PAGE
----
Unraveling the Airport Riots in Dagestan: Separating Fact from Propaganda

Written by Matt Wickham, Analyst & Volodymyr Solovian, Senior Analyst HWAG/UCMC

The riot at Daghestan’s airport on October 29, triggered by the arrival of a plane from Israel, brought to light incidents of anti-Semitism in Russia’s Dagestan region. Video footage showed young Muslim men storming the airport in an attempt to find Jews, drawing parallels to recent acts of terror by Hamas, albeit without the bloodshed. In response to this incident, Russian propaganda made efforts to shift the narrative and divert attention from the exposure of anti-Semitism in its federation. 

Uncovering Anti-Semitism in Dagestan

This unrest in Dagestan raises questions about whether these events truly represent the views of the region’s population, a predominantly Muslim region with over 80% practicing Islam. If this incident indeed reflects anti-Semitic sentiments in the region, it challenges the Russian government’s long-standing narrative of fighting against manifestations of neonazism.

Russia has framed its war in Ukraine as a ‘denazification’ campaign, justifying its actions by portraying Ukraine and its leadership as Nazi opponents. The myth of the Second World War is the state religion of Putin’s Russia, the sacred foundation of which is the memory of millions of victims. Thus, this emotional appeal has resonated with the Russian people. However, the incident at the airport, where the intent seemed to be harming Jews, raises questions about the credibility of Russia’s anti-Nazi stance. To redirect blame, the official Russian stance has been to attribute the attack to Western intelligence agencies and Ukraine.

Finger Pointing and Accusation of Western Involvement

After a night of narrative crafting, Zakharova, the Kremlin’s chief state propagandist, addressed the foreign press the next day, accusing Ukraine and President Zelensky. She claimed that the riots were “inspired by those who use extreme and terroristic methods to disrupt Russia’s internal politics,” referring to Kyiv as the ‘saboteur.’ Zakharova’s sole basis for implicating Ukraine hinged on the fact Zelensky swiftly turned to social media to criticize the Russian leadership, in which he accused the Kremlin of double standards. From Zakharova’s distorted worldview, this is indisputable evidence that Ukraine’s SBU orchestrated the unrest because of the apparent “coordinated character” of the Ukrainian President’s rapid response. She theatrically marvels at the idea that such events could occur in Russia, where she says unity is a fundamental pillar of its development. However, Zelensky’s quick reaction was driven by the need to challenge Russia’s rhetoric used to justify its war.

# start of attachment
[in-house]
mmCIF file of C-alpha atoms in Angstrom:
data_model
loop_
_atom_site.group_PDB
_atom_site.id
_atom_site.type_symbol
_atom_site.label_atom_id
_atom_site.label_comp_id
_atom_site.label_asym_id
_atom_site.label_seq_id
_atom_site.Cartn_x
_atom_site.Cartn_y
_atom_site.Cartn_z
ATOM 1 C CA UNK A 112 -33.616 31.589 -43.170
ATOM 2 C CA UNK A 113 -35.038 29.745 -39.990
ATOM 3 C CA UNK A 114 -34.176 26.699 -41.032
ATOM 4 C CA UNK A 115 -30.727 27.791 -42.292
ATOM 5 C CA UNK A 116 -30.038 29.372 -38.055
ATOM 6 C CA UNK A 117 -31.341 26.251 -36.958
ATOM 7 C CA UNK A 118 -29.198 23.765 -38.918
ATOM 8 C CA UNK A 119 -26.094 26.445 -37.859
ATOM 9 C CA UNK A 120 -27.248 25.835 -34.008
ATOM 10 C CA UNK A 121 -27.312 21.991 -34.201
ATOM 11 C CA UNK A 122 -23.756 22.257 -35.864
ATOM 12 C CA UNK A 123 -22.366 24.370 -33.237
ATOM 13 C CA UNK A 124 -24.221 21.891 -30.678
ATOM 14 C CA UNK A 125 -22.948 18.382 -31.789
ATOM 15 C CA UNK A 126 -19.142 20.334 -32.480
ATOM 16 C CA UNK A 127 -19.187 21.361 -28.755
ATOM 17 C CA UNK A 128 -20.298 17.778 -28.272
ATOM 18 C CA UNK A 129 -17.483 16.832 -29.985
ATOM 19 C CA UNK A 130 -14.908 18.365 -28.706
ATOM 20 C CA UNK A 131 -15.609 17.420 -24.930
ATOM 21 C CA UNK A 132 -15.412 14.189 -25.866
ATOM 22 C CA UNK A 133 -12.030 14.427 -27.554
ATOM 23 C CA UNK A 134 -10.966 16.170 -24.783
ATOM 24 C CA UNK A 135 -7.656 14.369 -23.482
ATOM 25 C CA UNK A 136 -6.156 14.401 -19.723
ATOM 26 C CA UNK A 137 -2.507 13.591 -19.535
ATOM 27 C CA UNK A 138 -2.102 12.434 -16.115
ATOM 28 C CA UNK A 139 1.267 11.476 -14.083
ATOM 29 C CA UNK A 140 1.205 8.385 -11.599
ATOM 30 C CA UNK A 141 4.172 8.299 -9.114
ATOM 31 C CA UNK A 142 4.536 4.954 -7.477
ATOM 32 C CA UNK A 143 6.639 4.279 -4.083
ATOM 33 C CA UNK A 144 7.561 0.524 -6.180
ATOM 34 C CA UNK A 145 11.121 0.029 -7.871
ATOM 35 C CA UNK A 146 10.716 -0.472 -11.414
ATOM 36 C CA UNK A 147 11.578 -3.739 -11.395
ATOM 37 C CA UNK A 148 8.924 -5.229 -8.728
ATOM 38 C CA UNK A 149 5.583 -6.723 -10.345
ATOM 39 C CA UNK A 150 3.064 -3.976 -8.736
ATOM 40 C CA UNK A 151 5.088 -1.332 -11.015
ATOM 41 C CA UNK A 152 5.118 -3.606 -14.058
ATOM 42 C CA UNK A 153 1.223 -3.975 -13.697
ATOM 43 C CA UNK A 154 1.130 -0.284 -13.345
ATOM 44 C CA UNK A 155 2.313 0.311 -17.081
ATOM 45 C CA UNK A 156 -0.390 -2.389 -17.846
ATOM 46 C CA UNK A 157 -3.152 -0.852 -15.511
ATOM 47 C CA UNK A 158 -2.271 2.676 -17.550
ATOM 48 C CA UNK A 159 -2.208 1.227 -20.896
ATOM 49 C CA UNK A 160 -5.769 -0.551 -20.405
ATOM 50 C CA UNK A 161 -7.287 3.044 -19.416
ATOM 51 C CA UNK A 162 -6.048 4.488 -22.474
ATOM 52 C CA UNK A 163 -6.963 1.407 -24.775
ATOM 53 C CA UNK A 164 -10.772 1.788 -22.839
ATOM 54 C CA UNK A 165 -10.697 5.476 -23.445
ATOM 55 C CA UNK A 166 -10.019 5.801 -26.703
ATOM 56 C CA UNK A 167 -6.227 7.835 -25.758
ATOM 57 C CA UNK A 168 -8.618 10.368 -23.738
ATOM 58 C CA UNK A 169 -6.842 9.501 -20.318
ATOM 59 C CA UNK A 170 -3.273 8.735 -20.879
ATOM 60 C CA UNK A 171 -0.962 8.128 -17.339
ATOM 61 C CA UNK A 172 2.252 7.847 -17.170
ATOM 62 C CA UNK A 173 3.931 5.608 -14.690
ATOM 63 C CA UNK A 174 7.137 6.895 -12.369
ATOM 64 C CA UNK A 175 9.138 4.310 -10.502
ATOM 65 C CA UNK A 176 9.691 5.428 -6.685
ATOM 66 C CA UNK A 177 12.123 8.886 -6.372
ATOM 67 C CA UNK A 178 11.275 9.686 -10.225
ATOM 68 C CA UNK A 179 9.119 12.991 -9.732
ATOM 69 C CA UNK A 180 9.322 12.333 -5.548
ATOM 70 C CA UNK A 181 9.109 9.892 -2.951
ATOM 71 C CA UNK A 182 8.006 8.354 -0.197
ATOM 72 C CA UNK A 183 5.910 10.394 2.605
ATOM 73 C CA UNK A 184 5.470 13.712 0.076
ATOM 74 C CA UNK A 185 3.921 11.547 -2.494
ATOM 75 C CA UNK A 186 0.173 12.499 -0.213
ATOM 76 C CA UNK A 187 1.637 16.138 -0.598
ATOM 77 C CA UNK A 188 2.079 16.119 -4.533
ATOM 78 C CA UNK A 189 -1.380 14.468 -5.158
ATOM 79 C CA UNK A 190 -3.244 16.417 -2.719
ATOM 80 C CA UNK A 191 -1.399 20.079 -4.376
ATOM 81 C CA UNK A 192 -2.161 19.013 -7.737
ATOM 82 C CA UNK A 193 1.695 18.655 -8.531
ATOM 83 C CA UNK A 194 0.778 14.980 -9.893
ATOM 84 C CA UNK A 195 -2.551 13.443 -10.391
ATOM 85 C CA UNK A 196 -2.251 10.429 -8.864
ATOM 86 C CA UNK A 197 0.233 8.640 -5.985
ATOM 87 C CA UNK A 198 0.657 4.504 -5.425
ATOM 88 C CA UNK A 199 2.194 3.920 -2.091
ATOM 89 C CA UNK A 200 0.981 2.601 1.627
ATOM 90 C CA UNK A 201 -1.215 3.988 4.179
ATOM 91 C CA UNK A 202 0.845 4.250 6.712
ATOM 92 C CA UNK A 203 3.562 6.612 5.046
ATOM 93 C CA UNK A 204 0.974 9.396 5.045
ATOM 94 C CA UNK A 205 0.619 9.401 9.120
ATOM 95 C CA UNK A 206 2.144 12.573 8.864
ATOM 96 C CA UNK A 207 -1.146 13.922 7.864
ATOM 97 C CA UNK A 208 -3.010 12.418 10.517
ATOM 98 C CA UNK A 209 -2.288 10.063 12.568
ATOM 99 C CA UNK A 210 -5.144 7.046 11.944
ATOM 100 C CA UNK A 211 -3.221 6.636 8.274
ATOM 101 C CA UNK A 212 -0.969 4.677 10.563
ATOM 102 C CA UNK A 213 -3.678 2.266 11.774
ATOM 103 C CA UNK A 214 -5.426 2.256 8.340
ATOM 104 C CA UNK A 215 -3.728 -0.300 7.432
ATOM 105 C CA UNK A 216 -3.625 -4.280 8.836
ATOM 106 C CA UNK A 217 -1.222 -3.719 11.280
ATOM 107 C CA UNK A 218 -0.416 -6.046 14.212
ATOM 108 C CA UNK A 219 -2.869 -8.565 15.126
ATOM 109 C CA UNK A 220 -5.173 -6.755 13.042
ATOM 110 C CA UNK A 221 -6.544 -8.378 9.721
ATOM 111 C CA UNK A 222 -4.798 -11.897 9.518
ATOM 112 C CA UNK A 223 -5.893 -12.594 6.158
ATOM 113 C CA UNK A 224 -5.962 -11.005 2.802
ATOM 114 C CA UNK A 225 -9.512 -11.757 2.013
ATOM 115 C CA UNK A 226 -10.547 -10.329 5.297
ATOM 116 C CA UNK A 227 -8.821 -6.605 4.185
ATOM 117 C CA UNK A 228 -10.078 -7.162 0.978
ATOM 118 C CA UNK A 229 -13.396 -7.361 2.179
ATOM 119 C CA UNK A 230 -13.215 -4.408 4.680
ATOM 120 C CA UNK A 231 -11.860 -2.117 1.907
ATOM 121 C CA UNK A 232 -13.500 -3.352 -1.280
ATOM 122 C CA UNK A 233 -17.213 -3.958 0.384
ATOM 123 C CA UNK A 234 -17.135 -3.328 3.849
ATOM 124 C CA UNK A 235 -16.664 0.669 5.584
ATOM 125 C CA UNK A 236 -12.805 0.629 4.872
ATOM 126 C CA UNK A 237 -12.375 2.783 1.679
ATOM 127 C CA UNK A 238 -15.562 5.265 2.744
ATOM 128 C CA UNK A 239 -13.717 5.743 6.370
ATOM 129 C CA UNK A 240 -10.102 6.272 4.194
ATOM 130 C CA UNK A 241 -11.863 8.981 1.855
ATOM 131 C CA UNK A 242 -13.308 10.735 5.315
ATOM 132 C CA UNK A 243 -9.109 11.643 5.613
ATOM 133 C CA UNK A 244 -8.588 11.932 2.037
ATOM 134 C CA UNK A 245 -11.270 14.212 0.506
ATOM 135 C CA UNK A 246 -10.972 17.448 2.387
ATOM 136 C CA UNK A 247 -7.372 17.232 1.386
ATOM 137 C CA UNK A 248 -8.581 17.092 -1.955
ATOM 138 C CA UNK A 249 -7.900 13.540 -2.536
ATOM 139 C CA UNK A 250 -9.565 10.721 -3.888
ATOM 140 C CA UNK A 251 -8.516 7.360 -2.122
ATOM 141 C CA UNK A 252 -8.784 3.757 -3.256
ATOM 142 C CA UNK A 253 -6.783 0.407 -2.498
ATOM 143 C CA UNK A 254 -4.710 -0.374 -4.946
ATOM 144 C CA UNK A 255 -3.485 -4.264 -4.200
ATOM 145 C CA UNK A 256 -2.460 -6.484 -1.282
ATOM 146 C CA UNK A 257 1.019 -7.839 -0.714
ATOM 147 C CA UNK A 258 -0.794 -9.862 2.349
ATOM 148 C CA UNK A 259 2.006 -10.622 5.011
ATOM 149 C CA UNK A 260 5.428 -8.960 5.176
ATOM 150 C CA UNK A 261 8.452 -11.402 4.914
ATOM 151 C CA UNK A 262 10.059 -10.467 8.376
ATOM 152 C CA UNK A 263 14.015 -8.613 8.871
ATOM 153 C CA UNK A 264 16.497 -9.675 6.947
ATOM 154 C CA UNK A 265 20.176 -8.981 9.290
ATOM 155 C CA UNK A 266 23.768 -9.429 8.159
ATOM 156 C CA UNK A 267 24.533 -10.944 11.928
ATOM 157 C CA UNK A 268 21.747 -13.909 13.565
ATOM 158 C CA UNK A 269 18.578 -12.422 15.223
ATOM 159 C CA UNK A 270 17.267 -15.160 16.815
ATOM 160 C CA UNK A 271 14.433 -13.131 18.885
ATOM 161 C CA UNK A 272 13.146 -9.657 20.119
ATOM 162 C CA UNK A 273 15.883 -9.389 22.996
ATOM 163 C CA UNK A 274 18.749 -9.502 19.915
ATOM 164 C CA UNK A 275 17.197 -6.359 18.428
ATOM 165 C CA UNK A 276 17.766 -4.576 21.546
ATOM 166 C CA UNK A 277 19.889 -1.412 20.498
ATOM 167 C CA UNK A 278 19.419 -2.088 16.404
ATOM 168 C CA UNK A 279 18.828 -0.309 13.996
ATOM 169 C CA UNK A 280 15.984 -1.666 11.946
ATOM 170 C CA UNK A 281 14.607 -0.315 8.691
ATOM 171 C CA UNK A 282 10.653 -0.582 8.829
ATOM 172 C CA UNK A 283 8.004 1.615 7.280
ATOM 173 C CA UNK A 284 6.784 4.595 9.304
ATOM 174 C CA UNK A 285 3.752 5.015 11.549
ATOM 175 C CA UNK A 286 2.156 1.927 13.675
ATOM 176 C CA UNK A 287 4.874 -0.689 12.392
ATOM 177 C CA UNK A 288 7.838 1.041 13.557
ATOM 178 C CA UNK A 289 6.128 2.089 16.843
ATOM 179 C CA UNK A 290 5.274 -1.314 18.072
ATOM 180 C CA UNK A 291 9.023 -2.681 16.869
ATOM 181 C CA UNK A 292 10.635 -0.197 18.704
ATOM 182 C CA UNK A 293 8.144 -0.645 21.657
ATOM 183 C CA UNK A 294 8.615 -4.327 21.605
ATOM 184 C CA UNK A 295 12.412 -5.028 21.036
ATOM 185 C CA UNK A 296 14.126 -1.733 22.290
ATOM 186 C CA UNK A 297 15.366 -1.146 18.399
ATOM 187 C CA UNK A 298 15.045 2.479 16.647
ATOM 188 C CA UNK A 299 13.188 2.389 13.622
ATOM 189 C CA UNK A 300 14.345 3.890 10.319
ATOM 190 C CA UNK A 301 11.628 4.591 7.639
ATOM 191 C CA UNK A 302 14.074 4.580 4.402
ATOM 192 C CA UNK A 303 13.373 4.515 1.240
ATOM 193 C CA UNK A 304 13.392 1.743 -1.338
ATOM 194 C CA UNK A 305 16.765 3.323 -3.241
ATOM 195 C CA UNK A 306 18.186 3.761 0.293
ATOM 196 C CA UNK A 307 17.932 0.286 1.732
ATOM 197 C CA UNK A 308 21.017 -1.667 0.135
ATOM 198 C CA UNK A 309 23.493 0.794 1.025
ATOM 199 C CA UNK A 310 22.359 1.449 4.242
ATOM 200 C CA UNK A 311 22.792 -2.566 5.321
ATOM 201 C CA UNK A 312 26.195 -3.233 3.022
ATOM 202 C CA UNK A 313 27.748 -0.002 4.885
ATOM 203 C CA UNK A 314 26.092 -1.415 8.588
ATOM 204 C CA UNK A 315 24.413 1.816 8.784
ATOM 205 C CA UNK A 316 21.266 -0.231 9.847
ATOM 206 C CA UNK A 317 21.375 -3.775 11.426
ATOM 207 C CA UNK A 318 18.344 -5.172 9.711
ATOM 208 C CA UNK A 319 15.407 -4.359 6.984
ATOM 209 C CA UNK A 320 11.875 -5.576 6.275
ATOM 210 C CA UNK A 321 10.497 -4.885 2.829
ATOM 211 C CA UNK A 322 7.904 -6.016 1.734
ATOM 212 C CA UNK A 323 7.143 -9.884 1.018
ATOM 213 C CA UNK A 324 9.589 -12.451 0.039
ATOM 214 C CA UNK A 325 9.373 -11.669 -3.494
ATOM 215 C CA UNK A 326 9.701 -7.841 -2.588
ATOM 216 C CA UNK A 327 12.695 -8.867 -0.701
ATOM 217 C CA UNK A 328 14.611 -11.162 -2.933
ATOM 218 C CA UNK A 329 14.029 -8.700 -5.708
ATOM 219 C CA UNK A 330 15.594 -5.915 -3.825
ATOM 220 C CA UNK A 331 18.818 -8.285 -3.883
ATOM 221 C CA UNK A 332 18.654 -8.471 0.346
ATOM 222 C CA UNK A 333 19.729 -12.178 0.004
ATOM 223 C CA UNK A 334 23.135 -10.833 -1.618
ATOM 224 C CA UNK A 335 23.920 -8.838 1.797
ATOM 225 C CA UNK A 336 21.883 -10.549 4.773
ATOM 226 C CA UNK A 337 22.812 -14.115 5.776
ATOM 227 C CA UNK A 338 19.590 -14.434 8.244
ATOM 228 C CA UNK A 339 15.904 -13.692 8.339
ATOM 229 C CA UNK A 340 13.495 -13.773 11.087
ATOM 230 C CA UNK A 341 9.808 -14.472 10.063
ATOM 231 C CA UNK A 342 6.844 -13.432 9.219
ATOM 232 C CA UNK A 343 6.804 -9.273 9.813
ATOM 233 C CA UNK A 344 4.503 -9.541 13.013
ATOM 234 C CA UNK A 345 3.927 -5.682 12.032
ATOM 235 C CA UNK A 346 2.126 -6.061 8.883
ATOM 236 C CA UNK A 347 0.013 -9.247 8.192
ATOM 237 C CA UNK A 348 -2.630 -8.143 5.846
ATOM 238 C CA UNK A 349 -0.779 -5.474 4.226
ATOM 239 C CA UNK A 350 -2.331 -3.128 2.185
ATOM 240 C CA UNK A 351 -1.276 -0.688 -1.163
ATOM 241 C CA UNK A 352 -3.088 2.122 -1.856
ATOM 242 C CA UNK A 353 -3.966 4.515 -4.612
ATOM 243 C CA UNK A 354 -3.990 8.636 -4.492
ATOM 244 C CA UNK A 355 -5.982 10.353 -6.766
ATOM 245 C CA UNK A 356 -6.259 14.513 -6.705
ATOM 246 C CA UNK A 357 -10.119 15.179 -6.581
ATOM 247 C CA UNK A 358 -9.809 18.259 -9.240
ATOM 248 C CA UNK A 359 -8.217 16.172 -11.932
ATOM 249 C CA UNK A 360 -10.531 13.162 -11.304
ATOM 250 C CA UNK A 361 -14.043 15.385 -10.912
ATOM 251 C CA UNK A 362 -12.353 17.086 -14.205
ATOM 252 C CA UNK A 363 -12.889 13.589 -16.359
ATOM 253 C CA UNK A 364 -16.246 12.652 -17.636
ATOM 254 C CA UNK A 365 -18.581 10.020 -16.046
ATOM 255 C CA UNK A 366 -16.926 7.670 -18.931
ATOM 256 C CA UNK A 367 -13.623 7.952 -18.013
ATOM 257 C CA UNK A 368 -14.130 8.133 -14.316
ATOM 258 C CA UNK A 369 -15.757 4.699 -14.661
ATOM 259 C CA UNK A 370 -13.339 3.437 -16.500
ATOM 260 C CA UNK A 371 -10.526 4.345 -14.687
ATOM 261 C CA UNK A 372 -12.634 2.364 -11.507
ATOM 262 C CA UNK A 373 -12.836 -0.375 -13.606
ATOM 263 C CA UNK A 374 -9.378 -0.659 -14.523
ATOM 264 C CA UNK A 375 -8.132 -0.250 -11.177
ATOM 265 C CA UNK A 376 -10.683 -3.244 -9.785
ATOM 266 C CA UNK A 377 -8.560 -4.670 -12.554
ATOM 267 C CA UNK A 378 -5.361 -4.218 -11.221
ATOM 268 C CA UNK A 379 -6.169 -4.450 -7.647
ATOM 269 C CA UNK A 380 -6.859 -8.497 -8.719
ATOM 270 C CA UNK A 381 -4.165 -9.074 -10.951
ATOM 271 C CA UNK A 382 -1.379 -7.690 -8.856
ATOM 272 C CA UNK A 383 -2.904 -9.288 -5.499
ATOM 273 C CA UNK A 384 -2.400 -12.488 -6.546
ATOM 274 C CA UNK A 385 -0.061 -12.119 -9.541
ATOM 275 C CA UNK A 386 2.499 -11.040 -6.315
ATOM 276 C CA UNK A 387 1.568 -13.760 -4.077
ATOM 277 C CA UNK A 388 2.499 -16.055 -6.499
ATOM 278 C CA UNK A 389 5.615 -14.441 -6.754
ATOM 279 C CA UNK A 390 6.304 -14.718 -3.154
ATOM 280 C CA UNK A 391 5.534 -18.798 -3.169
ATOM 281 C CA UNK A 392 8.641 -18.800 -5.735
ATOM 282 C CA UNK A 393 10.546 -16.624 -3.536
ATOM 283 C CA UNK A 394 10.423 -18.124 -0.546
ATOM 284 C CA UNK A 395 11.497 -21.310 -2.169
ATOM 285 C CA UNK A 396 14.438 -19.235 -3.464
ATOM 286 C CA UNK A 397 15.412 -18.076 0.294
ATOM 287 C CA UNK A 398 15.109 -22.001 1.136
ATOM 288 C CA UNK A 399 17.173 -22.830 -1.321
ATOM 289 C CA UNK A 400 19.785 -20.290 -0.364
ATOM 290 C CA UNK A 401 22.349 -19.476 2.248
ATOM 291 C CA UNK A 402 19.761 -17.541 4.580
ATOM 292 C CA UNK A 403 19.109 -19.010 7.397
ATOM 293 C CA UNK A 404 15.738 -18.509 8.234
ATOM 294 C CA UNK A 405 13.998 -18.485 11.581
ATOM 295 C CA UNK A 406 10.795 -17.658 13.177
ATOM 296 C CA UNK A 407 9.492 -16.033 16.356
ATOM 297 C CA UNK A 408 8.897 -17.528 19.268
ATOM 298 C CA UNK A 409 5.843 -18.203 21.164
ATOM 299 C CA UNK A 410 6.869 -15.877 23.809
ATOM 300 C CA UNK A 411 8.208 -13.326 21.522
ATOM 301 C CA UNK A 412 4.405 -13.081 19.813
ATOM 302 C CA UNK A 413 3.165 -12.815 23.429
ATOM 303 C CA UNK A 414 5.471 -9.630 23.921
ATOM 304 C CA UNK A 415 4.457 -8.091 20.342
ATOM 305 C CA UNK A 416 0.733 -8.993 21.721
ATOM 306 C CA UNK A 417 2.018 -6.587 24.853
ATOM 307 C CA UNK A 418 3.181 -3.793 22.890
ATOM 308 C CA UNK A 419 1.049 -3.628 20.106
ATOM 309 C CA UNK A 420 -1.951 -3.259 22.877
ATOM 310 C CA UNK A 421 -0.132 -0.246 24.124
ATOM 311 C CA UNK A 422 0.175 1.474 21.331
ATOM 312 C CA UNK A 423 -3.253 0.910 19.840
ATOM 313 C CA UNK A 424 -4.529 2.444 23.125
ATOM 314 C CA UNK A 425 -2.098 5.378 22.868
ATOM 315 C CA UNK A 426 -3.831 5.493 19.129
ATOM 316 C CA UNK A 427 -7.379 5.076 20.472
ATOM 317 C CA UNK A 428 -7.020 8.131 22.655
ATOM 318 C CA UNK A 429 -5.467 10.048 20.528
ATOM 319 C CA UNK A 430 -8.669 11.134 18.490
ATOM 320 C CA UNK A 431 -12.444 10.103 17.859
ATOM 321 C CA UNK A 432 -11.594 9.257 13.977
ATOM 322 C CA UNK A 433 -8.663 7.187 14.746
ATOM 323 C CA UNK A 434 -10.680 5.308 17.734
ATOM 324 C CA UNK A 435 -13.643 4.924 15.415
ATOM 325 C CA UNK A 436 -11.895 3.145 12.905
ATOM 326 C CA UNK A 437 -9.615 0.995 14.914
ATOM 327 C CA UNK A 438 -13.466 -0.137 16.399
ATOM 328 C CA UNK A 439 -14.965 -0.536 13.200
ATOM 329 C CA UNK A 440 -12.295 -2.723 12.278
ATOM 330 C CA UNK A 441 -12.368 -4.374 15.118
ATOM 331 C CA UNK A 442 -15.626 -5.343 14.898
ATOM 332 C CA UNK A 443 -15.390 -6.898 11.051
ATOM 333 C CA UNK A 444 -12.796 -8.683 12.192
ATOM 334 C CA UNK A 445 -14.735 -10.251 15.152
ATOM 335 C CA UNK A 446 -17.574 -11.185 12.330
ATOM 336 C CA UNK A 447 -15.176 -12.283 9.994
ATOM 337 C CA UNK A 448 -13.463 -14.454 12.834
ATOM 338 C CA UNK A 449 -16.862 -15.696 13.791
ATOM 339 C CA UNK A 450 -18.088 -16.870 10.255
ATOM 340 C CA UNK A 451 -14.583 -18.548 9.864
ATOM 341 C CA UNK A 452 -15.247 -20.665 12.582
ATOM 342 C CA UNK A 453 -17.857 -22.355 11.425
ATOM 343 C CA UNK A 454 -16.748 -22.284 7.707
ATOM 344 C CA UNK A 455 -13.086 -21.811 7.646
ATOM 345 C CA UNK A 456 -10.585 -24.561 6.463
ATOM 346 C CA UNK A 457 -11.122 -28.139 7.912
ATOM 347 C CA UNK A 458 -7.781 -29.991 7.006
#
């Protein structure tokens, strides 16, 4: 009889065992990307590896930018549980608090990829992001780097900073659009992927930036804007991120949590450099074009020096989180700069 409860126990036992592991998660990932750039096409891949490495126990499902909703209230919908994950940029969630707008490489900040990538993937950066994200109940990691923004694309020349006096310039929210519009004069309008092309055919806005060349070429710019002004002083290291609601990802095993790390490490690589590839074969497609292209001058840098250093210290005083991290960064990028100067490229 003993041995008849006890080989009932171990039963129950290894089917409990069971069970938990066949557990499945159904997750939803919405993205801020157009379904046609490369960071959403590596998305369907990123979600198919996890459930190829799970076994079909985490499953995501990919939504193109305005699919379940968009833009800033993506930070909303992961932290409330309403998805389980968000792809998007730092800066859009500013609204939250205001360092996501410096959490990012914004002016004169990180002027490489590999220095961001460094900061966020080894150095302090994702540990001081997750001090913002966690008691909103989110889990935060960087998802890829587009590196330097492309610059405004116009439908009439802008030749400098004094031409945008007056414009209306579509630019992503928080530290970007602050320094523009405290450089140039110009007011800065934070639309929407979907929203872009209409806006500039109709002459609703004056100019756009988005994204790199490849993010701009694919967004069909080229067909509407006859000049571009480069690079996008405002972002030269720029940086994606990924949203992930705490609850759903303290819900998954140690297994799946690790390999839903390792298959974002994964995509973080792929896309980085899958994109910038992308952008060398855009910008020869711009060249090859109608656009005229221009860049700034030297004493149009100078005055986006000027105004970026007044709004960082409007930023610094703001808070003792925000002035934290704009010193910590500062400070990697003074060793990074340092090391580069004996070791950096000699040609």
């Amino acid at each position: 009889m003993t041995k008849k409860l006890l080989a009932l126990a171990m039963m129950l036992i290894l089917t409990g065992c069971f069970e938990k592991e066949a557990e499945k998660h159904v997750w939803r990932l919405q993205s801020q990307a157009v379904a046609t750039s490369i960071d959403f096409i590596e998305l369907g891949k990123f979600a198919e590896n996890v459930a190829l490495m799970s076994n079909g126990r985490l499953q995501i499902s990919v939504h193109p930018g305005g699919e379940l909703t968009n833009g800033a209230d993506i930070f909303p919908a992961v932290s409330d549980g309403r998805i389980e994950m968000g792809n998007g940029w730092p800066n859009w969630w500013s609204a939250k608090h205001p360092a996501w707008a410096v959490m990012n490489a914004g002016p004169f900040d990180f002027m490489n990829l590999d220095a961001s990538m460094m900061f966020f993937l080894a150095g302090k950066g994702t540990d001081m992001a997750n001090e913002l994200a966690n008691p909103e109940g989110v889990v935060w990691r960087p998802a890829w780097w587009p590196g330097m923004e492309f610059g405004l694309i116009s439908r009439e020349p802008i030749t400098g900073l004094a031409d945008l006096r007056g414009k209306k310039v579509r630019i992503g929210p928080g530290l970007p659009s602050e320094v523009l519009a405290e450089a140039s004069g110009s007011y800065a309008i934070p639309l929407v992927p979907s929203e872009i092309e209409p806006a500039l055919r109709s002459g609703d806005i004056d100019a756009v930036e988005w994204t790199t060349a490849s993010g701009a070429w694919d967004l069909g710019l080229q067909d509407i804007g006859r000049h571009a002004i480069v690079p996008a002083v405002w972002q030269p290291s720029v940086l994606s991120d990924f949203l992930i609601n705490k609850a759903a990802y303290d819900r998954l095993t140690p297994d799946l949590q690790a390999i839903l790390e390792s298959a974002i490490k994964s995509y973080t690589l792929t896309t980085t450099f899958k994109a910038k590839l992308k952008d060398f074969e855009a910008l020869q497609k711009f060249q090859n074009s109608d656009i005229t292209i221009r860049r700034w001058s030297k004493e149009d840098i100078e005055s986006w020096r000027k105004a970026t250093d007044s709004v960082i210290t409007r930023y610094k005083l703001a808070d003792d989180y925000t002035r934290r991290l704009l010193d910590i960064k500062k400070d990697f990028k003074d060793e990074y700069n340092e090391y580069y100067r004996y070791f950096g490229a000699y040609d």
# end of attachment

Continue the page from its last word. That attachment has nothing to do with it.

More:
Meanwhile, Gurulyov, a member of the Russian State Duma, and Kiselev, a military officer of the so-called People’s Republic of Luhansk, were convinced of a different perpetrator, alleging that the instigator was the USA, specifically the CIA and the FBI, with the sole intent to create chaos. It’s worth noting that Kiselev’s accusation of FBI involvement demonstrates his, a Russian official, obliviousness to the situation and pure chicanery since the FBI’s jurisdiction is limited to the United States.

This rhetoric gains significance in the context of Russia’s portrayal as a peacemaker in the Middle East, a role it has pursued through proxy wars for decades. Despite alliances with the Iranian regime and Hamas, the realization that anti-Semitism may spread throughout Federal subjects of Russia may challenge the country’s ostensibly neutral stance and affect its foreign policy objectives.